VJ Books Blog

(metrobostonnews.com, Dec. 9, Dorothy Robinson)

Patricia Cornwell on 20 years of her fictitious crime fighter

Before there was “Bones” “Dr. G: Medical Examiner,” “Dexter,” “Forensic Files,” “CSI,” and the many, many other TV shows revolving around forensics, there was Chief Medical Examiner Kay Scarpetta — the heroine of numerous best-selling books by crime writer Patricia Cornwell.

“I’m my own worst enemy,” Cornwell says from her penthouse apartment overlooking Central Park. “I have helped to start this forensic thriller genre, which has spawned this incredible industry, but at times I wonder if it’s going to put me out of business.”

Even though Scarpetta has been a fixture in the contemporary suspense genre for 20 years — way before Horatio Caine was even a twinkle in David Caruso’s eye — Scarpetta is far from going out of  business.

“She’s the best thing I’ve got,” Cornwell admits in her faint Southern drawl, a leftover from her time at Davidson College and her stint at the Office of the Chief Medical Examiner of Virginia. “What do I have that no one else does? Her. I have her. Nobody else has this character and if I deserve her or not, I have her. And she depends on me to write about her because she knows I have nothing better to do.”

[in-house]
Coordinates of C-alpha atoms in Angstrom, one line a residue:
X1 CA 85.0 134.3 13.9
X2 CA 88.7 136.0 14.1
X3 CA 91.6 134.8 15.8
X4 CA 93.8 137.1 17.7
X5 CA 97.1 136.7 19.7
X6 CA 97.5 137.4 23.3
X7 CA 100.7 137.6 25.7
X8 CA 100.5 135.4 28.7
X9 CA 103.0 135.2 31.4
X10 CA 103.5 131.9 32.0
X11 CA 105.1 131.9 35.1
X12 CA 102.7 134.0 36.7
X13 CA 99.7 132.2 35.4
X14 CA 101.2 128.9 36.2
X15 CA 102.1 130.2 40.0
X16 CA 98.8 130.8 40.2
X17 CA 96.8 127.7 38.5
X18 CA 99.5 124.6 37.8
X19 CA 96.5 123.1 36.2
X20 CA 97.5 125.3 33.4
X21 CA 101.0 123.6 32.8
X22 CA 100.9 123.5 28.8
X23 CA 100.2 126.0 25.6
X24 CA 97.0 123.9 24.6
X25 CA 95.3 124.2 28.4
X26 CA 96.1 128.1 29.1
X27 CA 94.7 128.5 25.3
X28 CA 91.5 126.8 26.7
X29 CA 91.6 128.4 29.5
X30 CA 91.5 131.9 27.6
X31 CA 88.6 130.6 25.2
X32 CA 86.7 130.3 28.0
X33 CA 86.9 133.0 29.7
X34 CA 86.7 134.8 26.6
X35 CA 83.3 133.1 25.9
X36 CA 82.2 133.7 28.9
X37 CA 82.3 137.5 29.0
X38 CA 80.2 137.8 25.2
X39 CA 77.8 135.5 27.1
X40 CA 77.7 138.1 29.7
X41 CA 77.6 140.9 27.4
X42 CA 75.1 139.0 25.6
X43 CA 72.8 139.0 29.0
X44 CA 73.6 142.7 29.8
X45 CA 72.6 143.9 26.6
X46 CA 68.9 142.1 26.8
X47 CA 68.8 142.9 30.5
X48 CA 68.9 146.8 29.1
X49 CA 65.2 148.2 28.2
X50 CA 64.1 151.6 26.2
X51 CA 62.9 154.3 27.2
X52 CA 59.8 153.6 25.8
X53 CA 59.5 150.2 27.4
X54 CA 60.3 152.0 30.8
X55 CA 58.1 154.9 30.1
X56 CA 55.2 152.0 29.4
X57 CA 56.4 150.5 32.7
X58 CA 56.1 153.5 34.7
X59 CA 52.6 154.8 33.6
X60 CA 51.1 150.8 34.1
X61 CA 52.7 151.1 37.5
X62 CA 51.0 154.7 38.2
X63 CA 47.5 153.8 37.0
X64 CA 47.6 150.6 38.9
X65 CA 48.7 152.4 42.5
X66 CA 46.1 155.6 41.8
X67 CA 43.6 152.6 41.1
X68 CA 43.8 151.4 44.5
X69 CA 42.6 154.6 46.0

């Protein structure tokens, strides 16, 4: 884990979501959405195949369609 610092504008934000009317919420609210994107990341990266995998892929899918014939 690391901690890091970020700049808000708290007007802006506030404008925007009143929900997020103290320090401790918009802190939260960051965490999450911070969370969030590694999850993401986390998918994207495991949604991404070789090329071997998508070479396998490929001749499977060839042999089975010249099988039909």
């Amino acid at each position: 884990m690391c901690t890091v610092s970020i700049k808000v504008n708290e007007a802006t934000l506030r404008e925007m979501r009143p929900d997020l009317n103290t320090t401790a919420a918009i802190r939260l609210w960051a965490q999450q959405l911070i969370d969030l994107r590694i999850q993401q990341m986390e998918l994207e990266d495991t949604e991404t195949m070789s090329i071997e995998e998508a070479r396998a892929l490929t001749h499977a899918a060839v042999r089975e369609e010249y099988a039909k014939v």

That’s why Cornwell decided to name her 16th book in the Scarpetta series after her heroine. In “Scarpetta” (Putnam, $28), Kay takes up an assignment in New York City where she must help solve a strange and gruesome murder where the lead suspect is a man with achondroplasia (dwarfism). The work features many of Cornwell’s writerly traits — cutting- edge technology, intersecting plotlines, and, of course, medical mysteries.

But it is always Scarpetta who features most prominently — both in Cornwell’s books and in her mind.

“She is very real to me and she is always with me. But she is not me,” she clarifies. “She’s a mentally, intellectually disciplined person. She doesn’t have a DUI or a mood disorder or all of the things that I’ve got. She says the right thing and does the right thing.”
Cornwell pauses, then laughs. “But I’m probably more fun at a party.”